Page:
What is a Grief & Bereavement Companion?
A grief & bereavement companion is a person who has had additional specialized training in the “Companioning” model of care, established by Dr. Alan Wolfelt. This philosophy of care is designed to be compassionate, mourner-led, and soul and spirit based. It is focused on actively listening to those experiencing grief and is about being present to another person’s pain rather than taking it away or treating it. Through listening in this way, it creates a safe, non-judgemental, sacred space to tell one’s story, to walk alongside of another as they bear the weight of their grief, transform and integrate the loss, and find their way to a new normal.
Different Types of Grief:
- Normal Grief: A grief response that falls under a broad umbrella of predictability. There is movement towards acceptance of the loss, symptoms soften, and one stays engaged in basic daily activities.
- Anticipatory Grief: Grief that proceeds the actual loss. A natural response to a loss that is anticipated, such as when someone dies from long term illness. When the anticipated loss is accepted and understood the grief response may begin.
- Disenfranchised Grief: When one’s grief is invalidated or seen as insignificant by a culture, society, or support group. This can occur when death is stigmatized (suicide), relationship is seen as insignificant (pet), relationship is stigmatized by society (same sex), loss in not a death (dementia).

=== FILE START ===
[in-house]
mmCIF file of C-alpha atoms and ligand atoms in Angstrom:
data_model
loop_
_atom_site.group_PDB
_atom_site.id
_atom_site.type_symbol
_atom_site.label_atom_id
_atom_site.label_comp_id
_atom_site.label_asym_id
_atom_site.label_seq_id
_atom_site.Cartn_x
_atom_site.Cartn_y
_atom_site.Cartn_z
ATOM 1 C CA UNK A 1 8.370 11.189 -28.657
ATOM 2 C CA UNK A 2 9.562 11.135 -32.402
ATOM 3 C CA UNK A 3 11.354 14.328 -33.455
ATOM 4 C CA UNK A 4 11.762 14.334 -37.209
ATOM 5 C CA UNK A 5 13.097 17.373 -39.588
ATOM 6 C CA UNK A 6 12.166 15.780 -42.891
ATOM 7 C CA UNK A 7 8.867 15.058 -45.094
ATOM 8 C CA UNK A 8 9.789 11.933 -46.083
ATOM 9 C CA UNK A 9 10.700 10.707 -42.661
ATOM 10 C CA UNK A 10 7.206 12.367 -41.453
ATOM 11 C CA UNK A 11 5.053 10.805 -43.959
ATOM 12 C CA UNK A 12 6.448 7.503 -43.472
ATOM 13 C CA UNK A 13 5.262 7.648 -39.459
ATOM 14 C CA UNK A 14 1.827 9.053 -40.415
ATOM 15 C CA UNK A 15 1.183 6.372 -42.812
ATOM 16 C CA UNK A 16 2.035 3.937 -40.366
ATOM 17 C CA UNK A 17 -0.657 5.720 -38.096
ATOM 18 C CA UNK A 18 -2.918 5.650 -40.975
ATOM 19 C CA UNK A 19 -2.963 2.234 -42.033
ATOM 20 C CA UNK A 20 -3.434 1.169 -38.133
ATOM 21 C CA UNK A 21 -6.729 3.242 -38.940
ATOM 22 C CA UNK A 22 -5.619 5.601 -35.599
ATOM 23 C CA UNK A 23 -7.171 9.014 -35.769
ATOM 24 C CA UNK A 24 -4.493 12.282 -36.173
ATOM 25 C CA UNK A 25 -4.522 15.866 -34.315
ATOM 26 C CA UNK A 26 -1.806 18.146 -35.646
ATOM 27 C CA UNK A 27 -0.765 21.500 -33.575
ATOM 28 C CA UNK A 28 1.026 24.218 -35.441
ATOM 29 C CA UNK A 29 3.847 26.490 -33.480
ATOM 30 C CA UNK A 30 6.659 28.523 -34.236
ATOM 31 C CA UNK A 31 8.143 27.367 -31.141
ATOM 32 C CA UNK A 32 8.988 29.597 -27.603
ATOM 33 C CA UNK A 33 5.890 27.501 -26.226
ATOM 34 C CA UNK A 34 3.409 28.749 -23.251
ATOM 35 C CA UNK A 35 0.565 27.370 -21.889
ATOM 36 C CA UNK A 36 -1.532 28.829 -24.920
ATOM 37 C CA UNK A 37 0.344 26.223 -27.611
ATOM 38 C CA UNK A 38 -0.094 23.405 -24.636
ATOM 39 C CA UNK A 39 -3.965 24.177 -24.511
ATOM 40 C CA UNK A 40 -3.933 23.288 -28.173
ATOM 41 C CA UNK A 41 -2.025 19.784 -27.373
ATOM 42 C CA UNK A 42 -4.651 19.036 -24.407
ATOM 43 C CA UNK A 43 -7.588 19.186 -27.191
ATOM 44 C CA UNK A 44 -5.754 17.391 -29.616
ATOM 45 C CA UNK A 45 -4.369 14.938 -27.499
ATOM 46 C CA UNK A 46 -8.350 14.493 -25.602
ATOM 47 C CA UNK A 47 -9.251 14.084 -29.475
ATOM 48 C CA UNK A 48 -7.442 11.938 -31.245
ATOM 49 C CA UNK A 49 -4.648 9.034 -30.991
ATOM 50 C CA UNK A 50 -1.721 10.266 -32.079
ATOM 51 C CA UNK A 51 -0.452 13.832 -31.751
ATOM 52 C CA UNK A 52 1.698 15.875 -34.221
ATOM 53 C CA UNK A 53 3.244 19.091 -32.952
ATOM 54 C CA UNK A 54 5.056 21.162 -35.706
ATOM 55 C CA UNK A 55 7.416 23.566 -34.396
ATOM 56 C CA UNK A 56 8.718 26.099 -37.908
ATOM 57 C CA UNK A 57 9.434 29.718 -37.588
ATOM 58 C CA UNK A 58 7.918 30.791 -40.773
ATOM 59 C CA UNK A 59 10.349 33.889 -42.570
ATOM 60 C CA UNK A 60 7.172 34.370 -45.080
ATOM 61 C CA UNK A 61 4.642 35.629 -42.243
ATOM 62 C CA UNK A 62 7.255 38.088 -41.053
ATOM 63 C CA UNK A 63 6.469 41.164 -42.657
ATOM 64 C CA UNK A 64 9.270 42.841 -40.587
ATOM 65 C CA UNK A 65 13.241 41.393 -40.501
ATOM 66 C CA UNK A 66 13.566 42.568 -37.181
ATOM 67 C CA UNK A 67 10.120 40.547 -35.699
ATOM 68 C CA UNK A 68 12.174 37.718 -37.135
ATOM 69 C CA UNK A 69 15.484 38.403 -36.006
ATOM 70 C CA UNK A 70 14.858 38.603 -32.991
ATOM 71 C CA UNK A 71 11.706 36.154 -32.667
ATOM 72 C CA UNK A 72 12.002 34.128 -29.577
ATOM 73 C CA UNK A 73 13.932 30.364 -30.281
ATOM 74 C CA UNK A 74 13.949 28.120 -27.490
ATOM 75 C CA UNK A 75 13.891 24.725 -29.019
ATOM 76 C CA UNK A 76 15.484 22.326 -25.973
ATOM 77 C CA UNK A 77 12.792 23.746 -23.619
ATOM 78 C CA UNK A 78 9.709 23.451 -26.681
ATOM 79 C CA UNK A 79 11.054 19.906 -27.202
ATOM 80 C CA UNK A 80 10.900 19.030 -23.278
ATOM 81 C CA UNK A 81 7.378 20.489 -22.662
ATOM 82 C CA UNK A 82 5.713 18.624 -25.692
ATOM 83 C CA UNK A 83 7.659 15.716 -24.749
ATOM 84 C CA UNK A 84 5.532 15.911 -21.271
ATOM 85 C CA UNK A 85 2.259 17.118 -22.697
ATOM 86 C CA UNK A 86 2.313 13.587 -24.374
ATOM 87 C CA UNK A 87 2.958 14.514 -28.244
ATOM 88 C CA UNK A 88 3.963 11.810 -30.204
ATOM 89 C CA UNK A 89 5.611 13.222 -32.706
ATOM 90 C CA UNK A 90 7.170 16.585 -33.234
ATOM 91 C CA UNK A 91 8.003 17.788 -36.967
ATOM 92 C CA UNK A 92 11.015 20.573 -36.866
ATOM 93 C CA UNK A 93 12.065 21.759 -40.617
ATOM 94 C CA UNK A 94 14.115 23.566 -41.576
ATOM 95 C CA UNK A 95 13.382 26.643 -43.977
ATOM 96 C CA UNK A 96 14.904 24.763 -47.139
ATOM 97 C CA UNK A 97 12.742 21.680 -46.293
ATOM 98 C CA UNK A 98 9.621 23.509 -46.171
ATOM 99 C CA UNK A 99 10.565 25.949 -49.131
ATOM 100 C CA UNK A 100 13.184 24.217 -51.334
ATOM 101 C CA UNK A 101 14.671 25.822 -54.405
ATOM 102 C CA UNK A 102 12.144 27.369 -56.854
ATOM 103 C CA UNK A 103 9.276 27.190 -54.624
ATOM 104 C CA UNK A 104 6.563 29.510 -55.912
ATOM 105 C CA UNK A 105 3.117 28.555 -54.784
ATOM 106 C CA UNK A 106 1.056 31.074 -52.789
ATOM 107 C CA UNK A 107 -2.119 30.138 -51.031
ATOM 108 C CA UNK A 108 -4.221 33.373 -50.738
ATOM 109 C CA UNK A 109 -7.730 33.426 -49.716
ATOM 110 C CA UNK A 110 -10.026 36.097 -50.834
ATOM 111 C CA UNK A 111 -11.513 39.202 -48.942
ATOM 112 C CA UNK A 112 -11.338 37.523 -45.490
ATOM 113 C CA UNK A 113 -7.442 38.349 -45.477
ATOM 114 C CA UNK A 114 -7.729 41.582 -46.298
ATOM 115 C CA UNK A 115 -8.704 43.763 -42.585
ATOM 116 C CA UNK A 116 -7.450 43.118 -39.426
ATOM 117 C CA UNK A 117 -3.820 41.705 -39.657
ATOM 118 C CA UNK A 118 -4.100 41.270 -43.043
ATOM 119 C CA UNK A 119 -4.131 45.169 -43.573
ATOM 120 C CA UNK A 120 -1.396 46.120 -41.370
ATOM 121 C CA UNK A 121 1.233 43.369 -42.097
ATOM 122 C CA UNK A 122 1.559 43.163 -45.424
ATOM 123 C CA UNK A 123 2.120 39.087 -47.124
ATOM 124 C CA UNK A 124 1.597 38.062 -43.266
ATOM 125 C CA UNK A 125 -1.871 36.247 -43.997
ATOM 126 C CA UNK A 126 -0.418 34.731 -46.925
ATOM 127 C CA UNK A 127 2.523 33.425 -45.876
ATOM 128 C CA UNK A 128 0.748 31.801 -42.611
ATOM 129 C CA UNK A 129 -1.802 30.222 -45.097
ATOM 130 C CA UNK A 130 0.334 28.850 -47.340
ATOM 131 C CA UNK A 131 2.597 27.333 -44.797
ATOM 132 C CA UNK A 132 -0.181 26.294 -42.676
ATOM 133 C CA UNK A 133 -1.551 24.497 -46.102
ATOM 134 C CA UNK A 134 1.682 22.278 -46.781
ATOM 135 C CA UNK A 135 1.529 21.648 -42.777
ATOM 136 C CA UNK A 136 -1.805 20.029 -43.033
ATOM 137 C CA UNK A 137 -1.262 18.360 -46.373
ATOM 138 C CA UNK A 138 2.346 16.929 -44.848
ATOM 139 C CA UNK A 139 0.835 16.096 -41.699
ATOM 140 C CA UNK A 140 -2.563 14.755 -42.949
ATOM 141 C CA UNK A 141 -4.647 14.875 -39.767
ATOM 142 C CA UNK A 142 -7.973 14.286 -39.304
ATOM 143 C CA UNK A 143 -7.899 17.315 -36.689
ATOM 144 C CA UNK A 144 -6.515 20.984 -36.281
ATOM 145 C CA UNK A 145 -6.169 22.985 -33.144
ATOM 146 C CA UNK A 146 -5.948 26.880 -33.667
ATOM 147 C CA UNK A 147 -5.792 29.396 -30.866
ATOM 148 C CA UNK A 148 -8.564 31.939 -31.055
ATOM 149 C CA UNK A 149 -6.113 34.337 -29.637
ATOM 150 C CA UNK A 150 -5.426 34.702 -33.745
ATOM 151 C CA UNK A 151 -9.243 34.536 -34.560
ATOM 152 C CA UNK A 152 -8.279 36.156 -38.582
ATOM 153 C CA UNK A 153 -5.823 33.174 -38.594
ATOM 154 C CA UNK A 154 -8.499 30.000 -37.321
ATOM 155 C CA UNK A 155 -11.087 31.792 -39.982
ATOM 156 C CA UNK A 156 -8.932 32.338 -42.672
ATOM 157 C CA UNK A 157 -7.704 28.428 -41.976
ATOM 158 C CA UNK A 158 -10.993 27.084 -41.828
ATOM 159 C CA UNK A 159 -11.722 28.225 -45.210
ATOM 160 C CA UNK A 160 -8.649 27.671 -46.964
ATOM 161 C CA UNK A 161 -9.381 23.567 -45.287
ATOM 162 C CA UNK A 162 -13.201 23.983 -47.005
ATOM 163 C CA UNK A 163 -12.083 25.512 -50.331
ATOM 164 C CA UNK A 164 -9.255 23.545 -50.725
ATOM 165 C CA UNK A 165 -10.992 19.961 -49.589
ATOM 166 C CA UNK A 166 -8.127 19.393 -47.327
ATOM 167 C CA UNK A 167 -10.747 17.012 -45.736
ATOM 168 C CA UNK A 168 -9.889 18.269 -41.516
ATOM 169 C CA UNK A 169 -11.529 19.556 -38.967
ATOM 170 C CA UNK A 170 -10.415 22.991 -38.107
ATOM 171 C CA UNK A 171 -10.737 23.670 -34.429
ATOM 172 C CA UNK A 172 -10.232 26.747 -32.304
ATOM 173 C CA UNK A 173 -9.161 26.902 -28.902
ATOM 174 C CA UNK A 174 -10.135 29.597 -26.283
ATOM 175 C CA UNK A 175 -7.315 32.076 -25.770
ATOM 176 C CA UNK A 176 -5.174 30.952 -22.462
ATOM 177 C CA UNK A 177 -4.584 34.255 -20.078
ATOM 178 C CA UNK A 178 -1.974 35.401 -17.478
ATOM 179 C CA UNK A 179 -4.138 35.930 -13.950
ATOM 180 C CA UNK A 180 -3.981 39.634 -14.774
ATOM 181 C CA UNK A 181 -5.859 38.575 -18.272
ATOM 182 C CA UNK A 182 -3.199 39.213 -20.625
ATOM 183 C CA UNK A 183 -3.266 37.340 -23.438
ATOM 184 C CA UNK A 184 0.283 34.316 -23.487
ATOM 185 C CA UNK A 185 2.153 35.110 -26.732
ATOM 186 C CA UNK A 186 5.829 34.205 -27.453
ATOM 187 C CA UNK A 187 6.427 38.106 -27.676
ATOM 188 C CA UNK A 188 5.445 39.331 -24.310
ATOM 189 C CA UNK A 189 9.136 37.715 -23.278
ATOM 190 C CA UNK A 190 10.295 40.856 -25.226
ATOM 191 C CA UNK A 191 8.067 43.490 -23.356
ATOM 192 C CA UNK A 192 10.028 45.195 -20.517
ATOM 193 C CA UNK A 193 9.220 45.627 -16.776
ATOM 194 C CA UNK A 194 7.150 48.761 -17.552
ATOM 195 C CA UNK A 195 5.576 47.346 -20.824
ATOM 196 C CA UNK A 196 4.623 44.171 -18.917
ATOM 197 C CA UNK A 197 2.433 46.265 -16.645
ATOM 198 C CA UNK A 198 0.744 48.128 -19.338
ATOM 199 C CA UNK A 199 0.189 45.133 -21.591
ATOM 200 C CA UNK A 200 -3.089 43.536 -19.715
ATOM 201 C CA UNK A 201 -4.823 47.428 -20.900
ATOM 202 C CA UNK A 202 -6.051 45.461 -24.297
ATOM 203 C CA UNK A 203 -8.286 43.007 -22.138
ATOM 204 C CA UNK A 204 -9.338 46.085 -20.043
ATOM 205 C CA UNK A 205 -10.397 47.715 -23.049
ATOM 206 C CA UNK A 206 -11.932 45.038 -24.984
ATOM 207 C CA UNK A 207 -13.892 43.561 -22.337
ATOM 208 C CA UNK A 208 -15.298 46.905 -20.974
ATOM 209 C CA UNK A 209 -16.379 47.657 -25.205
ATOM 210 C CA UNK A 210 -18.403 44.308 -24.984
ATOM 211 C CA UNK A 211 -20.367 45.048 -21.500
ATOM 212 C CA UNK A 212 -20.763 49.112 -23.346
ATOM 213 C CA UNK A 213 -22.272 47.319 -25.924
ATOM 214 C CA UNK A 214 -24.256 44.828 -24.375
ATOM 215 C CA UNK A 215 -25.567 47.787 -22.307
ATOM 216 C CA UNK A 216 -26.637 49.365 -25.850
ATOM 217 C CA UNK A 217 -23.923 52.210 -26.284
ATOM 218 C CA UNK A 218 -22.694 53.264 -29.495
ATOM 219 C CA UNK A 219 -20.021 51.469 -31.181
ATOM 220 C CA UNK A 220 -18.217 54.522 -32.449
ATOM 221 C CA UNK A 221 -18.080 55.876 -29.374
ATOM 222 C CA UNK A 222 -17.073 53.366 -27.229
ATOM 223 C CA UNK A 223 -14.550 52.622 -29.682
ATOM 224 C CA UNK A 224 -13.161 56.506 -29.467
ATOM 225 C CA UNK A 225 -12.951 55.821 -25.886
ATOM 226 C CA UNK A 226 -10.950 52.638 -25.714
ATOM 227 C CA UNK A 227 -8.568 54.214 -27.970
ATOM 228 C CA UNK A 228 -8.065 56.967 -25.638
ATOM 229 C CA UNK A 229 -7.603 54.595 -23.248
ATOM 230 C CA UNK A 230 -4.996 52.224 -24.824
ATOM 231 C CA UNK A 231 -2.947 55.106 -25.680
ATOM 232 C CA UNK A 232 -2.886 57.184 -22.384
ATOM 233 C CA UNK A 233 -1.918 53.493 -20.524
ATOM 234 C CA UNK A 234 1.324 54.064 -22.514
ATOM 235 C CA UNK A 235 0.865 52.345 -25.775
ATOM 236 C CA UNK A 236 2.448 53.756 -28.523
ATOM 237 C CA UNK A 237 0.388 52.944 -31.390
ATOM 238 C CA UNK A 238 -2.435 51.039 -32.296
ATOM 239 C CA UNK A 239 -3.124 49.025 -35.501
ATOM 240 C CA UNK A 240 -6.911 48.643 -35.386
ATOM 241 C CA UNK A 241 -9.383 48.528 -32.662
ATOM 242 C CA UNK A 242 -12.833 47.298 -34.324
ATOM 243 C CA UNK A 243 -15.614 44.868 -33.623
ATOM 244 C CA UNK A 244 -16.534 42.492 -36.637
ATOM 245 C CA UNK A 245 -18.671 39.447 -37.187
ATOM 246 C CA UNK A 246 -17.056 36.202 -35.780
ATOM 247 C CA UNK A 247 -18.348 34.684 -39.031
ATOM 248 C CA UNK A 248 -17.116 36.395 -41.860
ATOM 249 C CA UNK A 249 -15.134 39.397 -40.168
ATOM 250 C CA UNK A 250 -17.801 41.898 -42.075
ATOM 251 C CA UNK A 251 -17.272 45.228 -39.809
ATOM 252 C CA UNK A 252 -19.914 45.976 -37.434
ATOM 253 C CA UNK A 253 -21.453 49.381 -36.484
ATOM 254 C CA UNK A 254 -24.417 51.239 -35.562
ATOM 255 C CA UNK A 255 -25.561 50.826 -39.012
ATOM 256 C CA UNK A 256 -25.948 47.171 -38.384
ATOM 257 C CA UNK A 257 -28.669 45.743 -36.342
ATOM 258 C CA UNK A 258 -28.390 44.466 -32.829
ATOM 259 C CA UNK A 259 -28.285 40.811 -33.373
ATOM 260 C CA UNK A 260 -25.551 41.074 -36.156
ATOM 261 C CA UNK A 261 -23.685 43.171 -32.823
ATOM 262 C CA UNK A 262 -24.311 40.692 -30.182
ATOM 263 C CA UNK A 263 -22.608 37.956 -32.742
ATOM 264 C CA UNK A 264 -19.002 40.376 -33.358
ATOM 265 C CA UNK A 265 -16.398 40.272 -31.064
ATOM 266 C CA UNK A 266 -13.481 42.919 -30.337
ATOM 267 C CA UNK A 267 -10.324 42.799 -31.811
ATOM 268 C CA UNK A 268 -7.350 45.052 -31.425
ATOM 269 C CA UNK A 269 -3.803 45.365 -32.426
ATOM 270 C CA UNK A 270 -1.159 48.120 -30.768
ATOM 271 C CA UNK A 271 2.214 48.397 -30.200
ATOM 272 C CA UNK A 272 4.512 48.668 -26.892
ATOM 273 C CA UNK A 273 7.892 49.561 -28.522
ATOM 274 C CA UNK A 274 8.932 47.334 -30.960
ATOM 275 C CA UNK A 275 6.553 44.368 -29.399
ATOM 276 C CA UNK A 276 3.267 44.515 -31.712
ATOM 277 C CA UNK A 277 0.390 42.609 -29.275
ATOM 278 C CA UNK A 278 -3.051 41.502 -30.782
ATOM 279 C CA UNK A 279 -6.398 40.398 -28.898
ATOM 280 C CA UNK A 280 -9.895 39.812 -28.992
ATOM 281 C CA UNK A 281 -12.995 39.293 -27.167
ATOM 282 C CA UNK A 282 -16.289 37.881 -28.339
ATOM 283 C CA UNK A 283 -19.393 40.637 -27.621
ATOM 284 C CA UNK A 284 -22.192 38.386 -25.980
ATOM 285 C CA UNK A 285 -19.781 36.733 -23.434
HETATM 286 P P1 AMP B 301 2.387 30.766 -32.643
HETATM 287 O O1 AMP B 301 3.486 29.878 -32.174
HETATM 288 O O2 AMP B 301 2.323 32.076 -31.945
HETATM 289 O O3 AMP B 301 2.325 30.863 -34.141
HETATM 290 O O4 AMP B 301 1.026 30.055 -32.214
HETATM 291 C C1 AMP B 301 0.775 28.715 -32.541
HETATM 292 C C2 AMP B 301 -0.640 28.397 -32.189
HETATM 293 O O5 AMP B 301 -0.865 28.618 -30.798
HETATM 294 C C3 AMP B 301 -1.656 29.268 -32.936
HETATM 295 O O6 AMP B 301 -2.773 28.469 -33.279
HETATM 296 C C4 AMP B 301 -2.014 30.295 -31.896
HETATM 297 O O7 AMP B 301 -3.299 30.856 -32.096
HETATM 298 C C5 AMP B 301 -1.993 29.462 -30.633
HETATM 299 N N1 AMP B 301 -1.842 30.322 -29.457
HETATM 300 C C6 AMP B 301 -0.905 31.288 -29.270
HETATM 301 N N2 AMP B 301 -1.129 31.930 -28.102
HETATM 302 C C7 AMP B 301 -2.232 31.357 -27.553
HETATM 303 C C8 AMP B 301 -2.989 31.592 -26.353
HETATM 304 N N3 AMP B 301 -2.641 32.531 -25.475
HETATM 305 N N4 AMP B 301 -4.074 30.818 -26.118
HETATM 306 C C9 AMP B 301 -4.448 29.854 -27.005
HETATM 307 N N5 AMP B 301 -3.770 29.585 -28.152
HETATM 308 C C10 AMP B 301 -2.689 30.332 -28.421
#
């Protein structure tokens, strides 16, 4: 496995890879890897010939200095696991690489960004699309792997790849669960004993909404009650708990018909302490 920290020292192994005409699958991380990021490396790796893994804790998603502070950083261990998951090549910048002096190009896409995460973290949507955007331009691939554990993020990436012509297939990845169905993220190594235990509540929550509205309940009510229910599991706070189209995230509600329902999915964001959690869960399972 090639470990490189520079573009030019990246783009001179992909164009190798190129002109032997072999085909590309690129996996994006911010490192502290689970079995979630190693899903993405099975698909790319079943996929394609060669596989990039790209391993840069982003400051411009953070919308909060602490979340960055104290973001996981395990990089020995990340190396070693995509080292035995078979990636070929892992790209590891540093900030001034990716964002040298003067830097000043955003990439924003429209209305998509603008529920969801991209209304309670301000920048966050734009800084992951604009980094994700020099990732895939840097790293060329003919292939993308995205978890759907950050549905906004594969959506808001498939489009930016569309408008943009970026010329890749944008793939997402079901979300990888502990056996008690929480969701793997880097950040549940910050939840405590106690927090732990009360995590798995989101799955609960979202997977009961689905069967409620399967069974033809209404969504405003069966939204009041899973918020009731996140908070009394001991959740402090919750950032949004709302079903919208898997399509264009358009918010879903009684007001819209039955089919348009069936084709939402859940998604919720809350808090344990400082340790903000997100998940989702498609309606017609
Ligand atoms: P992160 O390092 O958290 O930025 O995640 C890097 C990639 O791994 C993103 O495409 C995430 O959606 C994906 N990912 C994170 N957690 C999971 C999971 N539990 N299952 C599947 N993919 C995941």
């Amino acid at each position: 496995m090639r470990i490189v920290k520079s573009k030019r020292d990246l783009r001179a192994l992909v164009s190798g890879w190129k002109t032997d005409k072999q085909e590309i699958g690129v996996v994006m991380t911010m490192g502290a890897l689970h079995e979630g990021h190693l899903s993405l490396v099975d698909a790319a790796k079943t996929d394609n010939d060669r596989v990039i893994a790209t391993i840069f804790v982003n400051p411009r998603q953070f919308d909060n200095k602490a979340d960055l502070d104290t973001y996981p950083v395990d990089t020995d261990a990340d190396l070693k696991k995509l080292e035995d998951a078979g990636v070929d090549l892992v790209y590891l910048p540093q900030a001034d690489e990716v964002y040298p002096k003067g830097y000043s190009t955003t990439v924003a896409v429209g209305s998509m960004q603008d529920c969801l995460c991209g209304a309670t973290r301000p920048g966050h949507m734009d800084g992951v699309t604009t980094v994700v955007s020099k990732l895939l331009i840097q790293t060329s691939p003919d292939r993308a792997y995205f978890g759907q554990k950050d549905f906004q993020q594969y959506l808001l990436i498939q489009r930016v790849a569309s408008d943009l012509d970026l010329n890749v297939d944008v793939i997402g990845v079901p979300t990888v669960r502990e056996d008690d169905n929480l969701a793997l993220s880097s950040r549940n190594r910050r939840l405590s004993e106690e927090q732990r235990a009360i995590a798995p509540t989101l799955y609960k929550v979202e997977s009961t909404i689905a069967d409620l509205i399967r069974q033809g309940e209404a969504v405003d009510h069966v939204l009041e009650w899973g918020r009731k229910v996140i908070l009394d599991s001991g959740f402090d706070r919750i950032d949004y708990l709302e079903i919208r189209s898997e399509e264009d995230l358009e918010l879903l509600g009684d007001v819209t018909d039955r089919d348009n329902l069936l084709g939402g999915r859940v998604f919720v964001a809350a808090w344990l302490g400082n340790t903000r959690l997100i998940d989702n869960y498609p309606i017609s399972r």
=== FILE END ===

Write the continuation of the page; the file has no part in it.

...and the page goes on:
- Complicated Grief: A grief reaction or feelings of loss that are debilitating, long lasting, and/or impair your ability to engage in daily activities. It may be considered to be the grief response coupled with a mental health issue such as depression or anxiety.
- Cumulative Grief: When one’s experiences a second loss while still grieving a first loss. This is sometimes referred to as “bereavement overload” or “grief overload”.
- Traumatic Grief: Normal grief response coupled with traumatic distress suffered as a result of a loved one dying in a way perceived to be frightening, unexpected, violent and/or traumatic. Typically the distress felt may be enough to impair daily functioning.
Chronic Grief * Delayed Grief * Prolonged Grief * Exaggerated Grief * Masked Grief * Collective Grief * Ambiguous Grief * Inhibited Grief * Abbreviated Grief * Absent Grief
How We Serve:
Rebecca Daum, Grief & Bereavement Companion, Thana Doula, and Palliative Care PSW, and Lori Goldblatt, Life-Cycle Celebrant, Thana Doula, and Reiki Teacher are dedicated to the offering of this Companioning philosophy so people can feel supported during one of the most vulnerable times in their lives. The comprehensive and deeply compassionate support we offer companions people as they move through their end of life experience, as well as for their families, friends and caregivers. Integrating mindfulness-based tools, Rebecca and Lori are honoured to create a safe and loving space for people to be seen, heard, and empowered in whatever life transition they may be experiencing.